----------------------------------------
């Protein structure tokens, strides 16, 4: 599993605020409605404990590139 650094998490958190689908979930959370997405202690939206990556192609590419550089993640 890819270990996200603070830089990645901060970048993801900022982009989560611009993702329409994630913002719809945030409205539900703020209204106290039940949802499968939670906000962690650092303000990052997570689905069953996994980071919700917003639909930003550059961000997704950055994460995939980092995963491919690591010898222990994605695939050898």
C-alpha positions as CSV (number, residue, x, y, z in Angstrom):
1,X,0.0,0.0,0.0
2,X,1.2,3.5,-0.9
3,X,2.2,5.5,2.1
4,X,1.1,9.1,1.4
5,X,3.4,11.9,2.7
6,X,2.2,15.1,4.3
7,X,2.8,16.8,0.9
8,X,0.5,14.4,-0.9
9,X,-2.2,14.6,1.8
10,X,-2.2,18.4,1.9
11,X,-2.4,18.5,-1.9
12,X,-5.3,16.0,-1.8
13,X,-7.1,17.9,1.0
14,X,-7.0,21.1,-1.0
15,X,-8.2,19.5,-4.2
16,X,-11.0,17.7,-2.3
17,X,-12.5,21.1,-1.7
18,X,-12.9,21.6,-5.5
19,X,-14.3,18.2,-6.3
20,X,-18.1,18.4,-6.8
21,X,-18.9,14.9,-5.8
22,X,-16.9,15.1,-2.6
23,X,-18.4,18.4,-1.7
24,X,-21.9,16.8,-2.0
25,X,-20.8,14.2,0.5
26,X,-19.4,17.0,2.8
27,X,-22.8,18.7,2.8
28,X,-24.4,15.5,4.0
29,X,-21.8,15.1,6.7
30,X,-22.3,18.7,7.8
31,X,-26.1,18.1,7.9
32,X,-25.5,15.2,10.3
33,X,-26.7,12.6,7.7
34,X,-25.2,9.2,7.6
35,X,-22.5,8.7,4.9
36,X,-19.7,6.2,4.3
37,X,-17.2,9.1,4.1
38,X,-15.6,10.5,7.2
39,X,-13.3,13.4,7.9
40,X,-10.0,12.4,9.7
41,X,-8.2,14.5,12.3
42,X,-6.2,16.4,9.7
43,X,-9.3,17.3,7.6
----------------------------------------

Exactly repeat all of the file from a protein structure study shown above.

């Protein structure tokens, strides 16, 4: 599993605020409605404990590139 650094998490958190689908979930959370997405202690939206990556192609590419550089993640 890819270990996200603070830089990645901060970048993801900022982009989560611009993702329409994630913002719809945030409205539900703020209204106290039940949802499968939670906000962690650092303000990052997570689905069953996994980071919700917003639909930003550059961000997704950055994460995939980092995963491919690591010898222990994605695939050898």
C-alpha positions as CSV (number, residue, x, y, z in Angstrom):
1,X,0.0,0.0,0.0
2,X,1.2,3.5,-0.9
3,X,2.2,5.5,2.1
4,X,1.1,9.1,1.4
5,X,3.4,11.9,2.7
6,X,2.2,15.1,4.3
7,X,2.8,16.8,0.9
8,X,0.5,14.4,-0.9
9,X,-2.2,14.6,1.8
10,X,-2.2,18.4,1.9
11,X,-2.4,18.5,-1.9
12,X,-5.3,16.0,-1.8
13,X,-7.1,17.9,1.0
14,X,-7.0,21.1,-1.0
15,X,-8.2,19.5,-4.2
16,X,-11.0,17.7,-2.3
17,X,-12.5,21.1,-1.7
18,X,-12.9,21.6,-5.5
19,X,-14.3,18.2,-6.3
20,X,-18.1,18.4,-6.8
21,X,-18.9,14.9,-5.8
22,X,-16.9,15.1,-2.6
23,X,-18.4,18.4,-1.7
24,X,-21.9,16.8,-2.0
25,X,-20.8,14.2,0.5
26,X,-19.4,17.0,2.8
27,X,-22.8,18.7,2.8
28,X,-24.4,15.5,4.0
29,X,-21.8,15.1,6.7
30,X,-22.3,18.7,7.8
31,X,-26.1,18.1,7.9
32,X,-25.5,15.2,10.3
33,X,-26.7,12.6,7.7
34,X,-25.2,9.2,7.6
35,X,-22.5,8.7,4.9
36,X,-19.7,6.2,4.3
37,X,-17.2,9.1,4.1
38,X,-15.6,10.5,7.2
39,X,-13.3,13.4,7.9
40,X,-10.0,12.4,9.7
41,X,-8.2,14.5,12.3
42,X,-6.2,16.4,9.7
43,X,-9.3,17.3,7.6